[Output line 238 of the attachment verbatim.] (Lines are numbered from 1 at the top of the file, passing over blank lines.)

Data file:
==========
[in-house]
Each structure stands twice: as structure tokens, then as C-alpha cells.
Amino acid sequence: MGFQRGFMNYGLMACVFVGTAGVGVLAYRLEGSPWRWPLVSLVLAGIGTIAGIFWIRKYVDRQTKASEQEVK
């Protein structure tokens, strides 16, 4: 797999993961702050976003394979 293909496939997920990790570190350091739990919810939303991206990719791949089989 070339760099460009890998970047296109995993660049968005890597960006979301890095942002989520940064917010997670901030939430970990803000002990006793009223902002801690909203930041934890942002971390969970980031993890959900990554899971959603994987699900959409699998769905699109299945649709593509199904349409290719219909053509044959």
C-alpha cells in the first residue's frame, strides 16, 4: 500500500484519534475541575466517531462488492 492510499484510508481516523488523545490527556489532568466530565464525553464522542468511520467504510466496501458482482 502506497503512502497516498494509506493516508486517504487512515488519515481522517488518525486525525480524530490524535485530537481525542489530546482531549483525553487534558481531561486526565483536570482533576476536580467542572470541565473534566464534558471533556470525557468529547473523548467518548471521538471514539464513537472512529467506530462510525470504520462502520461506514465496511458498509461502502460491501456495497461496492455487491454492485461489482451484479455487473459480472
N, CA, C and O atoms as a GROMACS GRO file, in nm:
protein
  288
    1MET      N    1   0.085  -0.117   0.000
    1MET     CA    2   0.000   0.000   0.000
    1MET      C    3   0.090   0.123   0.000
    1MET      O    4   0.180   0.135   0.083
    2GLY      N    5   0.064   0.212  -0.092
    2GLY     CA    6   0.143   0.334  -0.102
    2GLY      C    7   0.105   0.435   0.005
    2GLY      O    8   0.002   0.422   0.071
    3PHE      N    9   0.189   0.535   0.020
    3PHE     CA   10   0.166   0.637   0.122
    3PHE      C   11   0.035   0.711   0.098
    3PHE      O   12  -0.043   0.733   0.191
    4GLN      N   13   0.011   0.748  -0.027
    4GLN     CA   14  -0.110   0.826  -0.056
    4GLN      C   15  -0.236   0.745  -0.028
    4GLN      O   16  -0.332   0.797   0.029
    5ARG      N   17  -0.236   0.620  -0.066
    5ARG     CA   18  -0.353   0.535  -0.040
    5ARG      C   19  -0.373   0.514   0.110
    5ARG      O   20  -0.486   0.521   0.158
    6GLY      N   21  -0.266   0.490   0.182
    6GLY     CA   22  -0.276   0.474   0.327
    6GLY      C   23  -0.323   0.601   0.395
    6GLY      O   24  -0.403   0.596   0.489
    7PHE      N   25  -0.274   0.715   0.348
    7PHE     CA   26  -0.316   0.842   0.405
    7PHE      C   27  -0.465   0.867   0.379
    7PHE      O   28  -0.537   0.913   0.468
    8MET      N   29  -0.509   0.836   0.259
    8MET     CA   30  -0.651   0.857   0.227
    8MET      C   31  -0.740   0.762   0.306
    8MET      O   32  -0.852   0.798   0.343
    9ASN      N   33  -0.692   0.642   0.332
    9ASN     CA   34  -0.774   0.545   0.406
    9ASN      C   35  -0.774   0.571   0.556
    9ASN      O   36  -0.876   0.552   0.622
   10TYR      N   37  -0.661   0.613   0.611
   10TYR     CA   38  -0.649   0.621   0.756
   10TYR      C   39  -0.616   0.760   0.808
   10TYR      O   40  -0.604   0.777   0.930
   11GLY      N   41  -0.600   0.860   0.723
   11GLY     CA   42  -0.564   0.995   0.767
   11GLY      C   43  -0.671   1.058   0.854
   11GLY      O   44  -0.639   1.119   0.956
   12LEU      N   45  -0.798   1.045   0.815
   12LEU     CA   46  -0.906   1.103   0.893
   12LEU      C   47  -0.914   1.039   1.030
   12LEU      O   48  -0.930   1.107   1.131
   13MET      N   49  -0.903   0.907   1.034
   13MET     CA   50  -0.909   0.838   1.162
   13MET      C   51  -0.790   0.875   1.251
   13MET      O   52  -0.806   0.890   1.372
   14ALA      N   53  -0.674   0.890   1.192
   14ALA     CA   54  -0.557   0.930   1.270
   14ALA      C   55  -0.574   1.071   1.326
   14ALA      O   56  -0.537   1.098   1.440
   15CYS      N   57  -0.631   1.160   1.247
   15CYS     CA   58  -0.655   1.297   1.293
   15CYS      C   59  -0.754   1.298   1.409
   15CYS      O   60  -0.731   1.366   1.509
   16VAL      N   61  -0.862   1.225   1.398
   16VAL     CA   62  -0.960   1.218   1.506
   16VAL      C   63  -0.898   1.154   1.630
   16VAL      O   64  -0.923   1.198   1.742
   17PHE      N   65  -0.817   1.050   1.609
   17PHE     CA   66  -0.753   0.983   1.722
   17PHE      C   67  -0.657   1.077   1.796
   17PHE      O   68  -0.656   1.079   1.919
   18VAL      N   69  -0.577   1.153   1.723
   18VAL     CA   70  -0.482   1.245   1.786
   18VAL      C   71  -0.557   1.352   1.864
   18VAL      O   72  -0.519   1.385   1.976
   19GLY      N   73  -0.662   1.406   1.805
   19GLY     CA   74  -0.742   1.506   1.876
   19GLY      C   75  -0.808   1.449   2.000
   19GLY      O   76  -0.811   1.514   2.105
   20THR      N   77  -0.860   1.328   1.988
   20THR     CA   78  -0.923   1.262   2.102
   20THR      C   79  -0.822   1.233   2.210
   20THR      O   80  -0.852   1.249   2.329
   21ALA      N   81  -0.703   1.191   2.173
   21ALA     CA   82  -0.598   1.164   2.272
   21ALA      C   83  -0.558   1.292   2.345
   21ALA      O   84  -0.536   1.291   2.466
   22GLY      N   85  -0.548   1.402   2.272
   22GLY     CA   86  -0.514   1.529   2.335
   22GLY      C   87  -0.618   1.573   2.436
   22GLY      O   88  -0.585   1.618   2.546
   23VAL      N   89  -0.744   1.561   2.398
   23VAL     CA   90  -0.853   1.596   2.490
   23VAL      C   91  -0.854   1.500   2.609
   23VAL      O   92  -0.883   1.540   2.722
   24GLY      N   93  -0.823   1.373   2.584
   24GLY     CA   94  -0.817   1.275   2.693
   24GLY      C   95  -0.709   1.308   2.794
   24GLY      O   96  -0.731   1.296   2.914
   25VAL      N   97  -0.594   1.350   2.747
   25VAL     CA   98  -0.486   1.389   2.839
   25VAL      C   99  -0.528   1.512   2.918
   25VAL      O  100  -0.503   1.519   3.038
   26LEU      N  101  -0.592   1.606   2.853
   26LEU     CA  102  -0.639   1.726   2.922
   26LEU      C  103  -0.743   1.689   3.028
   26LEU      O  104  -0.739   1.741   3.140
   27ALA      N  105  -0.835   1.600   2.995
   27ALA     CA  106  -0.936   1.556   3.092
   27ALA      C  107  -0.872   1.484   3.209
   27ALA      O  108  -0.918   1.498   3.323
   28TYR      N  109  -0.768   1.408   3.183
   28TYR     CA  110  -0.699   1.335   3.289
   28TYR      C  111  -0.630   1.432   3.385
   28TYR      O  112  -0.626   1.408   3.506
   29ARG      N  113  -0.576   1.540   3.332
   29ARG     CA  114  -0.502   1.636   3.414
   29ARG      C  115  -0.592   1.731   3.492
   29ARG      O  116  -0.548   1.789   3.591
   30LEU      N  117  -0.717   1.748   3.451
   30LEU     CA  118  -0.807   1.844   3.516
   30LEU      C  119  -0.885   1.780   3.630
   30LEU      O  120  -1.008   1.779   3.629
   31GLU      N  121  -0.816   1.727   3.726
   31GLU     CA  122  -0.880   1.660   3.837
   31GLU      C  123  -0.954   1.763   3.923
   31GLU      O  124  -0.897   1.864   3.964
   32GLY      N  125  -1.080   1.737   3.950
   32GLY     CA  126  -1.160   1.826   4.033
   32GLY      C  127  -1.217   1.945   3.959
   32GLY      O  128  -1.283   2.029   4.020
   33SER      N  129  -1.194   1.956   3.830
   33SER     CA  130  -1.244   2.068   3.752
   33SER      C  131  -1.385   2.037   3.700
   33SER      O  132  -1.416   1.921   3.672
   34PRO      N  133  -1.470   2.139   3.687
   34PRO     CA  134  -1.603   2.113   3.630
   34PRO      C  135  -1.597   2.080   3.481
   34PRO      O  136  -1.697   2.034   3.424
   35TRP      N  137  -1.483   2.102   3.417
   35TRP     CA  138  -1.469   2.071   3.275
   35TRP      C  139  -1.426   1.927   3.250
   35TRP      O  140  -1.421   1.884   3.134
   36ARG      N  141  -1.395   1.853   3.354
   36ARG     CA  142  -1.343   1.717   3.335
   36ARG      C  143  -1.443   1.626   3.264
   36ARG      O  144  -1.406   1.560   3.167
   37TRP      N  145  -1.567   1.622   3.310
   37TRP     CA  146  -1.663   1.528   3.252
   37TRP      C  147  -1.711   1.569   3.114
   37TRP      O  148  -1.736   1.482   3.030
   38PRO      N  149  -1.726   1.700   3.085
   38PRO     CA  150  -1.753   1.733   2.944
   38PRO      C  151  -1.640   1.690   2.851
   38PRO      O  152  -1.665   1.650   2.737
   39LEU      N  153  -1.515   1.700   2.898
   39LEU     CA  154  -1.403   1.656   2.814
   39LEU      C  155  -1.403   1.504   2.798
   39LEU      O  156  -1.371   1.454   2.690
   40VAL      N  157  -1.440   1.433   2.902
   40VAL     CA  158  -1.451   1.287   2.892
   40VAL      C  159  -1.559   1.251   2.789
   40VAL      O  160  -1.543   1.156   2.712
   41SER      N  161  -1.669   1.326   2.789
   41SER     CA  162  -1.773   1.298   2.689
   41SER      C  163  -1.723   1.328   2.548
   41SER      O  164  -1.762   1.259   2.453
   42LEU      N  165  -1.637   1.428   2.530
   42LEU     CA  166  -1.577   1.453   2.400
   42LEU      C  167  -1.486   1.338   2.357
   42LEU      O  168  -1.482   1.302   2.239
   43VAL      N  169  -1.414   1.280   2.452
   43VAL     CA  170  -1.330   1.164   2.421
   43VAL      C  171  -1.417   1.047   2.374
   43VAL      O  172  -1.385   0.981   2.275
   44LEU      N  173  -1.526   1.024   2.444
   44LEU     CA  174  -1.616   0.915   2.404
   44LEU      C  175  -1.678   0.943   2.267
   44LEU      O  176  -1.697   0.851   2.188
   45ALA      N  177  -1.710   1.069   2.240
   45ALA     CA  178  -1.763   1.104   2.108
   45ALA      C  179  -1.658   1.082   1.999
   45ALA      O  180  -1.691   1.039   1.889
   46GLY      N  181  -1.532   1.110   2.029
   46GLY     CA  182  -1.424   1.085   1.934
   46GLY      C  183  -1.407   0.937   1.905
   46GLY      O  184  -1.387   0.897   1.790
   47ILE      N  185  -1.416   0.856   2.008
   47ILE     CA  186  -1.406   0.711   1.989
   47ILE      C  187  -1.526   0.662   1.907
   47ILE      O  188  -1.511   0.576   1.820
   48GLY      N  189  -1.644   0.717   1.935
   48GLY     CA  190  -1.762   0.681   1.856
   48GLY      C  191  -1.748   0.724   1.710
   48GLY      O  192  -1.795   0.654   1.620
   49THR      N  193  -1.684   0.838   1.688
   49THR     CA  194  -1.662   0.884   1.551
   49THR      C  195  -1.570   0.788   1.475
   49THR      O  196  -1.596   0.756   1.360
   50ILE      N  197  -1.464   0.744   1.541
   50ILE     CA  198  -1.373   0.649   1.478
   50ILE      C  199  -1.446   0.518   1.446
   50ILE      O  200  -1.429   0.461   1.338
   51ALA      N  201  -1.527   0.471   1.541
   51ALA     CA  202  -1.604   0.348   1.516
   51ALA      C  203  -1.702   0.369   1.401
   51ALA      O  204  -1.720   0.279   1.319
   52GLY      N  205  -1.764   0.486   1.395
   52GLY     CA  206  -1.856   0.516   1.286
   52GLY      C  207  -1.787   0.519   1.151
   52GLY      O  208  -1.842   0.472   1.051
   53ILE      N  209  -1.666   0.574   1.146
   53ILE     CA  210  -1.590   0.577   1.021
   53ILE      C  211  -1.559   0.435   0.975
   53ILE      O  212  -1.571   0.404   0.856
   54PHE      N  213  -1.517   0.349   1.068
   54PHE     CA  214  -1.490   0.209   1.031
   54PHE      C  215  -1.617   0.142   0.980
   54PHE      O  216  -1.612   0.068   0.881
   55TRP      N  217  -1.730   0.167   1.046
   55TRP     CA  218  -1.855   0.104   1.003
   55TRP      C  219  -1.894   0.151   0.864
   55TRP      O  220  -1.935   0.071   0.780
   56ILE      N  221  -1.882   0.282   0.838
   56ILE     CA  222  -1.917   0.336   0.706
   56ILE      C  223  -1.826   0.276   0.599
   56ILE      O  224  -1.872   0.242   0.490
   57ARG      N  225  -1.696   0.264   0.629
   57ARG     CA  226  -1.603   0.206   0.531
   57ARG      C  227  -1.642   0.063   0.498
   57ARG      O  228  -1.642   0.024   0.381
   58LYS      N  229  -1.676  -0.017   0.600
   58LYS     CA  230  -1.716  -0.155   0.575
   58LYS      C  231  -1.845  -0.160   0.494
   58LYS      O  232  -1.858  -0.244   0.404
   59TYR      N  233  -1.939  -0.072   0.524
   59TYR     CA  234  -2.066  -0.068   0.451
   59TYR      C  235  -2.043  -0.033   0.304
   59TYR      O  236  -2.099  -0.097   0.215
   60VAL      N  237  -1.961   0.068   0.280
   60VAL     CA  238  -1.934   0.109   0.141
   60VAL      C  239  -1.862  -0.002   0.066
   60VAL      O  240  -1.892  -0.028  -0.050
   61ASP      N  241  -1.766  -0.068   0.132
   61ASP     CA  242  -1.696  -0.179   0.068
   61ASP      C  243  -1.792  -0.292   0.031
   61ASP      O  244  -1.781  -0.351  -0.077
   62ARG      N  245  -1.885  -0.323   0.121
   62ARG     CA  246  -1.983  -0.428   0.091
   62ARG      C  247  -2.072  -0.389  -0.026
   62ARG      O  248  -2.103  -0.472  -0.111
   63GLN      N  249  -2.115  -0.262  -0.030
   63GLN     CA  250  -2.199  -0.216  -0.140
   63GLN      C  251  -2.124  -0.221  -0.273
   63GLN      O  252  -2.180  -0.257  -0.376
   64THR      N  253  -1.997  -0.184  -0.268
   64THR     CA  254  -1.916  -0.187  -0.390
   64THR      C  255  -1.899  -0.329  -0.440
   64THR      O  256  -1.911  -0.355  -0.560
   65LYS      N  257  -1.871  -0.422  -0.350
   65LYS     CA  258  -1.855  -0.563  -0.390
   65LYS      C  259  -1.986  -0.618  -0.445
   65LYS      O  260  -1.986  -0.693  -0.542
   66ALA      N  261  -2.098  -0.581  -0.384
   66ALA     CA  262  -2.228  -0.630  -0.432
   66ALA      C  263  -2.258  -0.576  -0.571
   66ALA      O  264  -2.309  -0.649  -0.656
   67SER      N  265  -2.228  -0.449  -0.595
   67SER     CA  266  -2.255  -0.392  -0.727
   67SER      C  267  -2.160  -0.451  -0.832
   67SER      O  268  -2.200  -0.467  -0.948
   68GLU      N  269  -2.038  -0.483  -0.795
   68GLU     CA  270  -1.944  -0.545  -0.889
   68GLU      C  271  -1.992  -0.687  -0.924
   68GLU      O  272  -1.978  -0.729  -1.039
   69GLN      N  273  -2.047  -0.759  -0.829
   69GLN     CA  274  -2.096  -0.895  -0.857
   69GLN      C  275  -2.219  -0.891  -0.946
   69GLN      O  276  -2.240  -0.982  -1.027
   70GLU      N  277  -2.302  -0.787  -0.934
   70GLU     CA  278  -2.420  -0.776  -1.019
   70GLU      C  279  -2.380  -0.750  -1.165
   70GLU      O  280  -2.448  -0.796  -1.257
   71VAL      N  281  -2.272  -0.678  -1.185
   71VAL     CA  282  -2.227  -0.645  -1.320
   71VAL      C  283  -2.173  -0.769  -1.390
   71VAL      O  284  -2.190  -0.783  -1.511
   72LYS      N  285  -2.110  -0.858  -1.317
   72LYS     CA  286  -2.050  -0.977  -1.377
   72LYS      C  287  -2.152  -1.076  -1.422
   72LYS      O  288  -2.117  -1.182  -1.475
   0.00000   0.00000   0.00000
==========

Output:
   58LYS     CA  230  -1.716  -0.155   0.575